November, 2022

202203Nov19:30What's the Story?: History and the Meanings of 192219:30

Tita Stavrou Curvature 2010

Event Details

Eleftherios Venizelos Chair Lecture 2022

Lecture by: Christine Philliou
Professor of History and Director of the Ottoman and Turkish Studies and Modern Greek Studies Programs at UC Berkeley

When: November 3, 2022 | 19:30
Where: ACG Events Hall, The American College of Greece

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About the event

In this centennial year since the Asia Minor Catastrophe and the destruction of Smyrna, we mourn and commemorate the loss of Hellenism in Asia Minor, and increasingly, the tortuous experiences of Asia Minor Greeks who had lived in peace but suffered death, exile, deportation, and traumatic uprooting that accompanied the defeat of the Greek national army.

This year’s Venizelos Chair holder, Christine Philliou, will make the case that instead of one master story, encased in the larger drama of the Greek nation-state, we can better understand these events and the legacy they still have in our lives by considering other, related “stories,” or narratives, that are linked to but at the same time not contained within that master narrative. Dr. Philiou will demonstrate this with a few case studies taken from contemporary sources, including the episodes in the story of Pierce College, and taking us to Berlin, the US, and back to Western Macedonia. There were many threads, and many meanings of the tragic events of 1922. Dr. Philliou hopes to show how we can broaden our understanding by thinking historically and turning our attention ever so slightly in other directions.


Parking upon availability

The event is free and open to the public

Reception will follow

For more information, please contact College Events-Office of Public Affairs, [email protected]


Image credits: Tita Stavrou, Curvature, 2010, sand and acrylic on board, 53 x 75 cm, courtesy of Ms. Danae Vlachou, ACG Art collection

About the speaker

Christine Philliou

Christine Philliou (Fulbright ’00-’01), Professor of History and Director of the Ottoman and Turkish Studies and Modern Greek Studies Programs at UC Berkeley, specializes in the political, social, and cultural history of the Ottoman Empire and modern Turkey and Greece as parts of the post-Ottoman world.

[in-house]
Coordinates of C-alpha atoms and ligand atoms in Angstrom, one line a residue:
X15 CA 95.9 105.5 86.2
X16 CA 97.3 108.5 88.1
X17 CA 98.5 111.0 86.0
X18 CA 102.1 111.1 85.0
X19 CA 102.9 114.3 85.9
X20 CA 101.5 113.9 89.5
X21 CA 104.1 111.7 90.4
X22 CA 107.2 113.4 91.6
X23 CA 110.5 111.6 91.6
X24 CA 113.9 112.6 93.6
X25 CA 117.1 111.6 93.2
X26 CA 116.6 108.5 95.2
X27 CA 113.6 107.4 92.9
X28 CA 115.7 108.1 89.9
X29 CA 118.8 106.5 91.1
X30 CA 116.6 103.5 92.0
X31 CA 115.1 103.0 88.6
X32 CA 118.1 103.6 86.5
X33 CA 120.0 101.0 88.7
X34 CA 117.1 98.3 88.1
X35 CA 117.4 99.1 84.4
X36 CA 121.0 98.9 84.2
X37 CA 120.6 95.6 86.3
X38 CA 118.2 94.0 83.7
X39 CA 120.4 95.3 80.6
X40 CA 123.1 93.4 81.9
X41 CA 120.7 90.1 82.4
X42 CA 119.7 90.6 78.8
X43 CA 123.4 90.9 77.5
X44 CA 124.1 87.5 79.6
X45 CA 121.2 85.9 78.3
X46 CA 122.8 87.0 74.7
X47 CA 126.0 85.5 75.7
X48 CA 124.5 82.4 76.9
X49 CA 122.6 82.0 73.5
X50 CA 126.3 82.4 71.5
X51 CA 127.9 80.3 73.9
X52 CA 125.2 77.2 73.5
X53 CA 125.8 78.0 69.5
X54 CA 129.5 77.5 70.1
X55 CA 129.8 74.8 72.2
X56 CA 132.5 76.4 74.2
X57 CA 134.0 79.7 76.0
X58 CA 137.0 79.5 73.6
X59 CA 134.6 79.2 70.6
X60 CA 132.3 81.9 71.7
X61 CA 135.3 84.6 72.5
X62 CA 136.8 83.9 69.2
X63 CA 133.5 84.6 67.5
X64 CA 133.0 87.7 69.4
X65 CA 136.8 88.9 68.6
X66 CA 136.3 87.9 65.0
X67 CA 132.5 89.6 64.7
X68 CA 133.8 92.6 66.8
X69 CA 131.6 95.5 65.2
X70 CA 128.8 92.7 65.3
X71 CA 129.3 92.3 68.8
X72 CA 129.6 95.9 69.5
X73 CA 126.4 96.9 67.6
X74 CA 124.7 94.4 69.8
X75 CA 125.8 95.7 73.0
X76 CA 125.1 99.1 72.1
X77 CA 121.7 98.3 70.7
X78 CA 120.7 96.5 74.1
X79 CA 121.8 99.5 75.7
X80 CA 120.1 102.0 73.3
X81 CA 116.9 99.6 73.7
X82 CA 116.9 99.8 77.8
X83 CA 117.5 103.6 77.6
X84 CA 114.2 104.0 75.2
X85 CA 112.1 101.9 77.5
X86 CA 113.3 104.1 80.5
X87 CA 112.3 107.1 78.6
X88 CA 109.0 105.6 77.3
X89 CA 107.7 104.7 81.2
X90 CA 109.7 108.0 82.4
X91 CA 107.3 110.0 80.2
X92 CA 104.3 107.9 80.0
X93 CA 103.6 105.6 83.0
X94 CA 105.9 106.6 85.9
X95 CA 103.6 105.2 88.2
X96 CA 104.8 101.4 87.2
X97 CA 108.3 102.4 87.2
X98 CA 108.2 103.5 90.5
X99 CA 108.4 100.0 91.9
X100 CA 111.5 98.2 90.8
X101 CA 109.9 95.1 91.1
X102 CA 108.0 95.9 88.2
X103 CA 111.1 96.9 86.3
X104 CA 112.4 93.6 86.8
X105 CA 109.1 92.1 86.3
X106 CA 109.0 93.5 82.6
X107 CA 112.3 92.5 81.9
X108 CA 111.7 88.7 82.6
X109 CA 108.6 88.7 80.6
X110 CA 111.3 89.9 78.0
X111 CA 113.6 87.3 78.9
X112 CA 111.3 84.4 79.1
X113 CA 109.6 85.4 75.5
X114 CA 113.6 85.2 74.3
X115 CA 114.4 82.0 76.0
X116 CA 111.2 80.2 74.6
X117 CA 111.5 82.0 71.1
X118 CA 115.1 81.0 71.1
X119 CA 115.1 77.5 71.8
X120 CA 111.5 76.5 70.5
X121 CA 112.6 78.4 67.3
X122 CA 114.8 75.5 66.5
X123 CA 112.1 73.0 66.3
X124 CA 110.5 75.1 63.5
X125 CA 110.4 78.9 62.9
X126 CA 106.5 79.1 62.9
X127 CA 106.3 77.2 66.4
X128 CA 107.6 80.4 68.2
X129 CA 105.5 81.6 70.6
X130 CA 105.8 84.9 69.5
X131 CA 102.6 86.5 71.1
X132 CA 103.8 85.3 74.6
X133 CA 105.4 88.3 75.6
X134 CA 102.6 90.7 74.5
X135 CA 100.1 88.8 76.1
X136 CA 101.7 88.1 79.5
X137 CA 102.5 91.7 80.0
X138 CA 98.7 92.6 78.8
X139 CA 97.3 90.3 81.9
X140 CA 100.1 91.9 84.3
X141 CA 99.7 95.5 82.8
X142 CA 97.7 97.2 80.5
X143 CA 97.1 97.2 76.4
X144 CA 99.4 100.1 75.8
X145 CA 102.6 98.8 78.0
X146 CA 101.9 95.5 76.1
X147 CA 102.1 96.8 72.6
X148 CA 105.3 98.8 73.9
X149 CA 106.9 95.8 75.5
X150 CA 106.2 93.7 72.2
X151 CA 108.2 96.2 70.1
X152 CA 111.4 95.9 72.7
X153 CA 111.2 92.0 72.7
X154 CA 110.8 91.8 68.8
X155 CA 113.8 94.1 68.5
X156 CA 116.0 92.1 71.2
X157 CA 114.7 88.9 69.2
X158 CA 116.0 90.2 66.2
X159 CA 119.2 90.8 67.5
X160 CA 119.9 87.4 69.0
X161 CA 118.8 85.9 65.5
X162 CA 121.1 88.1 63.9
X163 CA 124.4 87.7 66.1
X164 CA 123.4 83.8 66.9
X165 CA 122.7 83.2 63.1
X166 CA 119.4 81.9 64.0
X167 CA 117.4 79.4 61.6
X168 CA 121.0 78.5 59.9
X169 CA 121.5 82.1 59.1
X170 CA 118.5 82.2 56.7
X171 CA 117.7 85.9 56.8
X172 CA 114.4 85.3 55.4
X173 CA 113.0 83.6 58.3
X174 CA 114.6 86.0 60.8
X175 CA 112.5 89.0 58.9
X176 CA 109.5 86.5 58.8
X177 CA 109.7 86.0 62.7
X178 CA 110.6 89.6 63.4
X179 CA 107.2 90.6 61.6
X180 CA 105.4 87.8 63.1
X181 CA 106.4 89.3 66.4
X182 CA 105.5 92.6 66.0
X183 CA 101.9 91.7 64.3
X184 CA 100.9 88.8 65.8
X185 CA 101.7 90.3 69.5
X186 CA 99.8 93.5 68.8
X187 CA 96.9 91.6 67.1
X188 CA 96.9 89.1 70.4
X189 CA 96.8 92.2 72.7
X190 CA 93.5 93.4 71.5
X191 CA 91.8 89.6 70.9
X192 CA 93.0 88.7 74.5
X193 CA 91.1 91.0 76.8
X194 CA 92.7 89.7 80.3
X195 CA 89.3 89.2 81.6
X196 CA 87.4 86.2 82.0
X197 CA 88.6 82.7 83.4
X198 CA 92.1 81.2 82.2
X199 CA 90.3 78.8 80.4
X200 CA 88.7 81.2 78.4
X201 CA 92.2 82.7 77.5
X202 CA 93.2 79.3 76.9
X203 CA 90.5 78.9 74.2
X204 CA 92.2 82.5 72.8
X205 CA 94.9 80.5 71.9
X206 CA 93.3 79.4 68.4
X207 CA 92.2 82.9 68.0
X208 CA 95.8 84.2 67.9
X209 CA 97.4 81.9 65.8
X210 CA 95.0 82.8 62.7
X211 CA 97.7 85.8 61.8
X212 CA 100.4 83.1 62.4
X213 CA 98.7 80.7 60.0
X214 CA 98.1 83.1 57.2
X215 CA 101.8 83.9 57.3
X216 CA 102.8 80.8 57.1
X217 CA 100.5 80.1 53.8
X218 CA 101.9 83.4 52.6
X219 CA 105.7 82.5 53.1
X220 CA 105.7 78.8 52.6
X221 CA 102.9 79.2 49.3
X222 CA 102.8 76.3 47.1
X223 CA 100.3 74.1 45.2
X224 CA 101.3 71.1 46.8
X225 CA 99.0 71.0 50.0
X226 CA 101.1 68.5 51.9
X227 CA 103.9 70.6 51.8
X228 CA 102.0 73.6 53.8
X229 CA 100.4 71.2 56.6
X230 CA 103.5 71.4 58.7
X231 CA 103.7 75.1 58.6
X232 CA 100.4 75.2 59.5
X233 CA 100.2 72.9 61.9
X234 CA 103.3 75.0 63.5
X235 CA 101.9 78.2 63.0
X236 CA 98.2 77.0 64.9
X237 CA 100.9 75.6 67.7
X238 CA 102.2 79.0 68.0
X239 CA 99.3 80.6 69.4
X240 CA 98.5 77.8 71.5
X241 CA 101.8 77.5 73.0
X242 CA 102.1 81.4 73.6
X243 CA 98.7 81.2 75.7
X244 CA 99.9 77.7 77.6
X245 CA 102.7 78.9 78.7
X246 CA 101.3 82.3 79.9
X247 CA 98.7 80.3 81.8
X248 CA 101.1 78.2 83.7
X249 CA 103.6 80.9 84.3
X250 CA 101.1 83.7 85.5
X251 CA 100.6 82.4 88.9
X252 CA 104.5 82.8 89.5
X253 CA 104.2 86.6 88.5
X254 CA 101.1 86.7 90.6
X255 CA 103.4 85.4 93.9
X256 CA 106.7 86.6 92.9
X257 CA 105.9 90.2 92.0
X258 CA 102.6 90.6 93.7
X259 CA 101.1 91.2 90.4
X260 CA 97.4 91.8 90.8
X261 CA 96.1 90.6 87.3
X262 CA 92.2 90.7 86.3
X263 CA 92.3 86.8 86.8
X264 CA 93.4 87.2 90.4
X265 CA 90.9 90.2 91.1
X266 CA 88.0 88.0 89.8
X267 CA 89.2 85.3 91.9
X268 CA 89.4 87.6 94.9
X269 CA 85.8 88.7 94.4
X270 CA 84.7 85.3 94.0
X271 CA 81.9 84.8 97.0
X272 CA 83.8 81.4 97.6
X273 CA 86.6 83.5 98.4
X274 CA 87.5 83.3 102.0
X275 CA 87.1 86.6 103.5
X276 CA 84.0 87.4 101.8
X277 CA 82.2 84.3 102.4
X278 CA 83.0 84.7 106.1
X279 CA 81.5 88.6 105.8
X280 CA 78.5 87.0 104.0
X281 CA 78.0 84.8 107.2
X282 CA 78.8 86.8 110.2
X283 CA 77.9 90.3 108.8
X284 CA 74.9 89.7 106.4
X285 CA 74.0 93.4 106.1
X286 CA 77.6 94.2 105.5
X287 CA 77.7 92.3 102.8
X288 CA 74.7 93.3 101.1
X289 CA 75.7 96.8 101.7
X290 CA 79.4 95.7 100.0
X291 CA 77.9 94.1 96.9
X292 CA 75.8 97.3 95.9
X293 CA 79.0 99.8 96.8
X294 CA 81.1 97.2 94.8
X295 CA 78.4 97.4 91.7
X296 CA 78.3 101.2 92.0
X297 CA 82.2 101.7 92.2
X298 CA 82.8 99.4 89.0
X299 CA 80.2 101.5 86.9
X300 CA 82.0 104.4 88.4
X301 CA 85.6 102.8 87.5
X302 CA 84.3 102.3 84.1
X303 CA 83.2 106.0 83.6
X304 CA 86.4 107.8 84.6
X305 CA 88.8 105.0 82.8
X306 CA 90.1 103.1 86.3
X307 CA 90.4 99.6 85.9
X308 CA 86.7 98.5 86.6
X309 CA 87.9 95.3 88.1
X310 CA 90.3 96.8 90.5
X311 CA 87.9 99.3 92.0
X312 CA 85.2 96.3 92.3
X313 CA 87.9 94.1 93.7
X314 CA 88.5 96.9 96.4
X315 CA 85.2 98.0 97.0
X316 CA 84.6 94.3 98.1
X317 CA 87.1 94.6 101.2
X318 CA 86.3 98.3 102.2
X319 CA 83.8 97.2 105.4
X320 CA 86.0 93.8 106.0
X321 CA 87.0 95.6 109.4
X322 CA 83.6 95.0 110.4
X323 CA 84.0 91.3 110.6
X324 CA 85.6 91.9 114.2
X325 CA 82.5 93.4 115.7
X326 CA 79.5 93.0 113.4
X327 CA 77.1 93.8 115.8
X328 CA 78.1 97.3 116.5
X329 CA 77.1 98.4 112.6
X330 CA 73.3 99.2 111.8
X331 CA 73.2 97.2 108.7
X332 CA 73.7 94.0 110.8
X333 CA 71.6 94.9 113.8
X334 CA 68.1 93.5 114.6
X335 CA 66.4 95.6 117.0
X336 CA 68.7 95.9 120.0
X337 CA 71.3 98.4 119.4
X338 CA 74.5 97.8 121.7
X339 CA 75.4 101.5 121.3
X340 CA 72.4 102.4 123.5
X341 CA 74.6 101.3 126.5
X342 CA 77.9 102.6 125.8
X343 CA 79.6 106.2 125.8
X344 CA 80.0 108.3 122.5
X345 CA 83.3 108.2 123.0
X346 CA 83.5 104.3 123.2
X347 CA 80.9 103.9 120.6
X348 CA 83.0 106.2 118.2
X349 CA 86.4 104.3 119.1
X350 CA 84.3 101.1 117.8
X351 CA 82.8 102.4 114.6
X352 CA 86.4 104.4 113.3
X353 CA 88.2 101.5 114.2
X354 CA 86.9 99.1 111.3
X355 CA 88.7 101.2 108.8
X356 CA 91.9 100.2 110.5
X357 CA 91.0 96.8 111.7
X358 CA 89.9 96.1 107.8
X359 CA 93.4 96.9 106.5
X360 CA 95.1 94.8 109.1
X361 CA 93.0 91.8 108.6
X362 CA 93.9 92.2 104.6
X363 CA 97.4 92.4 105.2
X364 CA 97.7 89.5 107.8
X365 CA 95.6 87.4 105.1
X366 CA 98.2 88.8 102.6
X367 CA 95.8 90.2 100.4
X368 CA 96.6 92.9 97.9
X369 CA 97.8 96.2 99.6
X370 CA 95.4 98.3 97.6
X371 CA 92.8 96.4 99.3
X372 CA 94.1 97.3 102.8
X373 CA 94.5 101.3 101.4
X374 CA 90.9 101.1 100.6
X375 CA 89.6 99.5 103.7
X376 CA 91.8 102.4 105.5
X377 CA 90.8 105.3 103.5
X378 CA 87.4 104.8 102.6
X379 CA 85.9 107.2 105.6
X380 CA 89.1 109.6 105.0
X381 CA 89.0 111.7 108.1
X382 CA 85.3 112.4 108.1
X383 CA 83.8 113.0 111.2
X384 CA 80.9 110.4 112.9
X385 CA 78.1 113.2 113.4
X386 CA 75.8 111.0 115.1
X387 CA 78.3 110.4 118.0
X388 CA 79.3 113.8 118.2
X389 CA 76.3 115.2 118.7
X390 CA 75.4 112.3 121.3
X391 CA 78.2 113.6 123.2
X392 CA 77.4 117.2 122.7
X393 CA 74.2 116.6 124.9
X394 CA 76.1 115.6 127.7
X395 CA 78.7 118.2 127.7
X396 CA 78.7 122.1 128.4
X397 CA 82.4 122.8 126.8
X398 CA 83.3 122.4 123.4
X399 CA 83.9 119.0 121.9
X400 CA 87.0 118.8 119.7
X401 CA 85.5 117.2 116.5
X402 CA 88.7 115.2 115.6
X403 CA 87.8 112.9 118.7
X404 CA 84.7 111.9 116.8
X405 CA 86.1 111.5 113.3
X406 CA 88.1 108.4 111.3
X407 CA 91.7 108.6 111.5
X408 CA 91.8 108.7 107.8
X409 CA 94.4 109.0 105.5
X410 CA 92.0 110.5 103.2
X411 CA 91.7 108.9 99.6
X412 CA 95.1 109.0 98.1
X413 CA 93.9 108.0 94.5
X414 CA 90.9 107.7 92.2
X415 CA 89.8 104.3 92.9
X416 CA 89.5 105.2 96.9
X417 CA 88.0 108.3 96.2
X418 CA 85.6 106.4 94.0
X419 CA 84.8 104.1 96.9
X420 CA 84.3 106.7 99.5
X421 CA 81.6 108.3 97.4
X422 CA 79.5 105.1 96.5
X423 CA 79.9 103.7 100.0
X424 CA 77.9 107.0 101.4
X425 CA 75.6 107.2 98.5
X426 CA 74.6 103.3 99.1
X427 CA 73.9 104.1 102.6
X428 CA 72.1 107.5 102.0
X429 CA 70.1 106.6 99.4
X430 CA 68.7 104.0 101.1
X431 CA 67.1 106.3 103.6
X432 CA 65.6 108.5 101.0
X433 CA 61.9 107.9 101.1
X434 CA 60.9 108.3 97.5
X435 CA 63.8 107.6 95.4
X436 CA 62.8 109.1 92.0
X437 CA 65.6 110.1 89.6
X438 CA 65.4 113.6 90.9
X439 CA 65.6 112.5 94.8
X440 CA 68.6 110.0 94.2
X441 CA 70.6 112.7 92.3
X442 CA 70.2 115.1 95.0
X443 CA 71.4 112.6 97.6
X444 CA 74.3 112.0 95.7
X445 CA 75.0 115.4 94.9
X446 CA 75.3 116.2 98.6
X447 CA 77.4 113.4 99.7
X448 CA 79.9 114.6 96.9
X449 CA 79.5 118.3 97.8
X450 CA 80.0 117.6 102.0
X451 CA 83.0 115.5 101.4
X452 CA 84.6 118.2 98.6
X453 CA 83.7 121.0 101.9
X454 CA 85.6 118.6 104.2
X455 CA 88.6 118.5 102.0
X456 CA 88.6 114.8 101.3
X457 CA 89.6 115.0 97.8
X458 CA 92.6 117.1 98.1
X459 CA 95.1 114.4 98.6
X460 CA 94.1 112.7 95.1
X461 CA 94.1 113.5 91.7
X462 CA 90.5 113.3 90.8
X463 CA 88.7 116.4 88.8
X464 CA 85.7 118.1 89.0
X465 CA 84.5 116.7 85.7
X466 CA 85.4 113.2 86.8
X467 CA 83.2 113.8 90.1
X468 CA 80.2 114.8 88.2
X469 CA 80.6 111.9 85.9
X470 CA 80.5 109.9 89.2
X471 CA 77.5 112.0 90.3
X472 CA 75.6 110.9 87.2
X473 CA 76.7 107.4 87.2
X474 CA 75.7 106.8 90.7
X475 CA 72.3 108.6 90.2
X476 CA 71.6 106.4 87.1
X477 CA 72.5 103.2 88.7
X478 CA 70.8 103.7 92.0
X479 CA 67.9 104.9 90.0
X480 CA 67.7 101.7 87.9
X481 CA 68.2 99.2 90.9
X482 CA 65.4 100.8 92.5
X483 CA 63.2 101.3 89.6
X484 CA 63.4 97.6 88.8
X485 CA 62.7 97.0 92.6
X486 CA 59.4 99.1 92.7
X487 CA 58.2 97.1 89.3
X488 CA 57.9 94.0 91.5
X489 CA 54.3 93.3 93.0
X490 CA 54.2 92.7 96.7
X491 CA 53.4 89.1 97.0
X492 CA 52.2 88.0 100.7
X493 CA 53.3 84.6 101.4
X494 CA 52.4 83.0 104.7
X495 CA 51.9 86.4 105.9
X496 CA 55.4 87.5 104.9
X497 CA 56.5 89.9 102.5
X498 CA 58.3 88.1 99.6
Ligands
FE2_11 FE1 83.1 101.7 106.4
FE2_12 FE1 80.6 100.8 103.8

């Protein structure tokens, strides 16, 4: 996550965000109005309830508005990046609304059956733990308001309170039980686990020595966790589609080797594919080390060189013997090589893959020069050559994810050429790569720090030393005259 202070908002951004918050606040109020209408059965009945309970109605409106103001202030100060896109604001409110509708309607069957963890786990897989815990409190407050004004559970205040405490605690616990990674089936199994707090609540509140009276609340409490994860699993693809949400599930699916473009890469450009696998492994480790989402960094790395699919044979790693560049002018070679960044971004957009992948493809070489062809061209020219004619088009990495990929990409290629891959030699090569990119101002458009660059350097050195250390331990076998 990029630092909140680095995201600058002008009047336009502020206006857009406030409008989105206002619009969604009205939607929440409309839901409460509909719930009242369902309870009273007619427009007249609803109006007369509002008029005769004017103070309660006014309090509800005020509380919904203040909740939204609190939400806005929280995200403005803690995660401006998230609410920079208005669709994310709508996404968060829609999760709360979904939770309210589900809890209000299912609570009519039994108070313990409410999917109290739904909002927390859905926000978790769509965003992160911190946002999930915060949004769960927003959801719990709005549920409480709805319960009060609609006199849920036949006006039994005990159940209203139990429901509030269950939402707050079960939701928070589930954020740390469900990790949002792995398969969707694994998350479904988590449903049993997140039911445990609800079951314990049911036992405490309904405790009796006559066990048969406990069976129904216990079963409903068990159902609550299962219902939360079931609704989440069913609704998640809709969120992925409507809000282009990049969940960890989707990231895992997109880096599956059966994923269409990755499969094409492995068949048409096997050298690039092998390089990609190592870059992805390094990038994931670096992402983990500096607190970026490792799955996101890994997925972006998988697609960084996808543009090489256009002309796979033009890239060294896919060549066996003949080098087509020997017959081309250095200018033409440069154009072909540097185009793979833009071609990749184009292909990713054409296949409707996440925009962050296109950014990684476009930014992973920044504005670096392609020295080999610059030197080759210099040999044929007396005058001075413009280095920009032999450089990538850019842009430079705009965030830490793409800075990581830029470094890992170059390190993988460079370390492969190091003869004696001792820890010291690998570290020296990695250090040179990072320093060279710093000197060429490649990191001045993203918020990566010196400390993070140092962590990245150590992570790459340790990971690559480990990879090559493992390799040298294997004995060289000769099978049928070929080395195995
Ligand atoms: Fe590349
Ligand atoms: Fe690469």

Her first book, Biography of an Empire: Governing Ottomans in an Age of Revolution (University of California Press, 2011; Greek edition Alexandria Press, 2021; Turkish edition İş Bankası Kültür Press, 2022), examined the changes in Ottoman governance leading up to the Tanzimat reforms of the mid-nineteenth century. It did so using the vantage point of Phanariots, an Orthodox Christian elite that was intimately involved in the day-to-day work of governance even though structurally excluded from belonging to the Ottoman state. Her second book Turkey: A Past Against History (University of California Press, 2021; Greek edition Alexandria Press, 2022), focuses on the fraught history of the idea of opposition/dissent, connecting literature, politics and the construction of official History in the Ottoman Second Constitutional and Republican period of Turkish history. In it, she highlights the political, personal and intellectual/artistic itinerary of the Ottoman/Turkish writer and perennial dissident Refik Halid Karay (1888-1965). The premise is that, in the absence of a sustained opposition party between 1908 and 1950, there developed a more abstract space of opposition and dissent, half in the imagination and half in political reality, in Ottoman, and then after 1923 Republican Turkish intellectual life. She uses Refik Halid Karay, and the concept of muhalefet in Turkish, to explore the changing nature and contours of that space through the supposed rupture that separated the Ottoman Empire from Modern Turkey. She has recently established, with the support of the Modern Greek Studies Foundation, the Nikos Kazantzakis Visiting Scholar Program at UC Berkeley.